The Internal Revenue Service (IRS) and Treasury Department today published Notice 2018-43 to invite public recommendations on what should be included in the 2018-2019 priority guidance plan. The 2018-2019 priority guidance plan will identify which guidance projects that Treasury and the IRS will prioritize from July 1, 2018, to June 30, 2019. The deadline to submit recommendations for possible inclusion in the original 2018-2019 priority guidance plan is June 15.
Gov. Scott Walker signed Senate Bill 668 last week to raise the cap for the Wisconsin state historic tax credit (HTC) from $500,000 to $3.5 million for all projects undertaken on the same parcel, effective July 1. Wisconsin’s state credit had no cap until last fall, when state budget legislation proposed a $5 million project cap. Walker used a line-item veto to reduce the cap to $500,000.
The Treasury Department today designated qualified opportunity zones (OZs) in 15 states and three territories, the first such designations made after the creation of the areas by H.R. 1.
The final New York state fiscal year 2019 budget legislation includes a five-year extension for the state historic tax credit (HTC) and rejects Gov. Andrew Cuomo’s proposal to limit tax credit claims to $2 million per year and defer the ability of taxpayers to claim the balance until 2021.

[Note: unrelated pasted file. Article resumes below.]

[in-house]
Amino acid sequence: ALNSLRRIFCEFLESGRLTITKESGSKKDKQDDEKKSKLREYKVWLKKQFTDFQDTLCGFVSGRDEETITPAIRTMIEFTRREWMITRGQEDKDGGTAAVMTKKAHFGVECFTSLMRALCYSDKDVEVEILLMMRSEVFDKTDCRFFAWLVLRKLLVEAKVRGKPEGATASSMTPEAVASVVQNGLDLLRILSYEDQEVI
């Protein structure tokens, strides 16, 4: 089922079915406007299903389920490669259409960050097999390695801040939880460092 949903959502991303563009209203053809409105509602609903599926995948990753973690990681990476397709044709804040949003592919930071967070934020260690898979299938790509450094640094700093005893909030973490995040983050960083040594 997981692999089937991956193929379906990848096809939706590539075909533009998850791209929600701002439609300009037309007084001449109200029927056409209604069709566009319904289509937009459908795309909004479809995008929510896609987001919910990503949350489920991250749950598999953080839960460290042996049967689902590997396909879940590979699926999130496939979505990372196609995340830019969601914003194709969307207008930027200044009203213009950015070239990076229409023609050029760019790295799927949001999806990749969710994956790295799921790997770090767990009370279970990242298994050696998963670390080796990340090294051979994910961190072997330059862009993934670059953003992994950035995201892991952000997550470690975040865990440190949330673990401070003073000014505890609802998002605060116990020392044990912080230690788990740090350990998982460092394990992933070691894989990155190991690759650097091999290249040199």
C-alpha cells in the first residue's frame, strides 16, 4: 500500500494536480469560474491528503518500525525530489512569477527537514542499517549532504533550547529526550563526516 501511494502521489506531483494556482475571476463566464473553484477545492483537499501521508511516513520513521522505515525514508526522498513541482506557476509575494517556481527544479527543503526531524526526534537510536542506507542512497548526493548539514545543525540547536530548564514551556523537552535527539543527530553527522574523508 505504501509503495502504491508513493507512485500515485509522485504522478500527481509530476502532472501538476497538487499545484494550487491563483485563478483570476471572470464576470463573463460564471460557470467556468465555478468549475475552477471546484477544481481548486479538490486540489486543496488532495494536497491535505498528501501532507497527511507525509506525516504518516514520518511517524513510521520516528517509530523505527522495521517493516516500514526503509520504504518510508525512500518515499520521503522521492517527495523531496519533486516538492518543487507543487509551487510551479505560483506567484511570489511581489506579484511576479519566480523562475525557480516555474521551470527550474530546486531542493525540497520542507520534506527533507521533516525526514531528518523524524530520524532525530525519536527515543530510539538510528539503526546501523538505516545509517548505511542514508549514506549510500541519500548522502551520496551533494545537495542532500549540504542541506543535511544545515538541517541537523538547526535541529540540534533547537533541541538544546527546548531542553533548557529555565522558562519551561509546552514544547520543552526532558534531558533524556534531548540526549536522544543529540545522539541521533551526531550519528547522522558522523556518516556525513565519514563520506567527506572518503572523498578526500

Illinois state Rep. Michael Halpin introduced legislation to create a state historic tax credit (HTC), effective Jan. 1, 2019 through Dec. 31, 2029. The Bicentennial Mississippi River Region Redevelopment Historic Tax Credit would be for 25 percent of qualified rehabilitation expenses and would apply to properties in 34 of the state’s 102 counties. The aggregate limit per county would be $30 million for three of the counties and $15 million for the other 31.
The National Park Service (NPS) issued 1,501 preliminary certifications of rehabilitation with nearly $9.1 billion in rehabilitation costs under the federal Historic Tax Credit (HTC) program in fiscal year 2017 (FY17), according to the annual report released today by the National Park Service (NPS).
President Donald Trump’s proposed $4.4 trillion fiscal year 2019 (FY 2019) budget would cut by 18 percent U.S. Department of Housing and Urban Development (HUD) programs and would eliminate the HOME Investment Partnerships program, Community Development Block Grant program and Public Housing Capital Fund. Funding for HUD would be $6.8 billion less than annualized funding levels as per the continuing resolution for FY 2018 under the proposed FY 2019 budget.
President Trump today ended a brief government shutdown by signing the Bipartisan Budget Act of 2018, a two-year, $300 billion increase to the defense and nondefense spending caps for fiscal years 2018 and 2019.
The Department of Treasury today released a second-quarter update to its 2017-2018 Priority Guidance Plan. Guidance for Opportunity Zones created under the new tax law was added in this update.
The Maryland Department of Planning has adopted amended regulations for its state historic tax credit, effective Feb. 12. The amendments clarify that qualified rehabilitation expenditures are the amount undertaken after approval of a rehabilitation plan. The regulations clarify that procedures for application for and review of certification of eligibility of the structure apply to amendments to the application as well as the original application.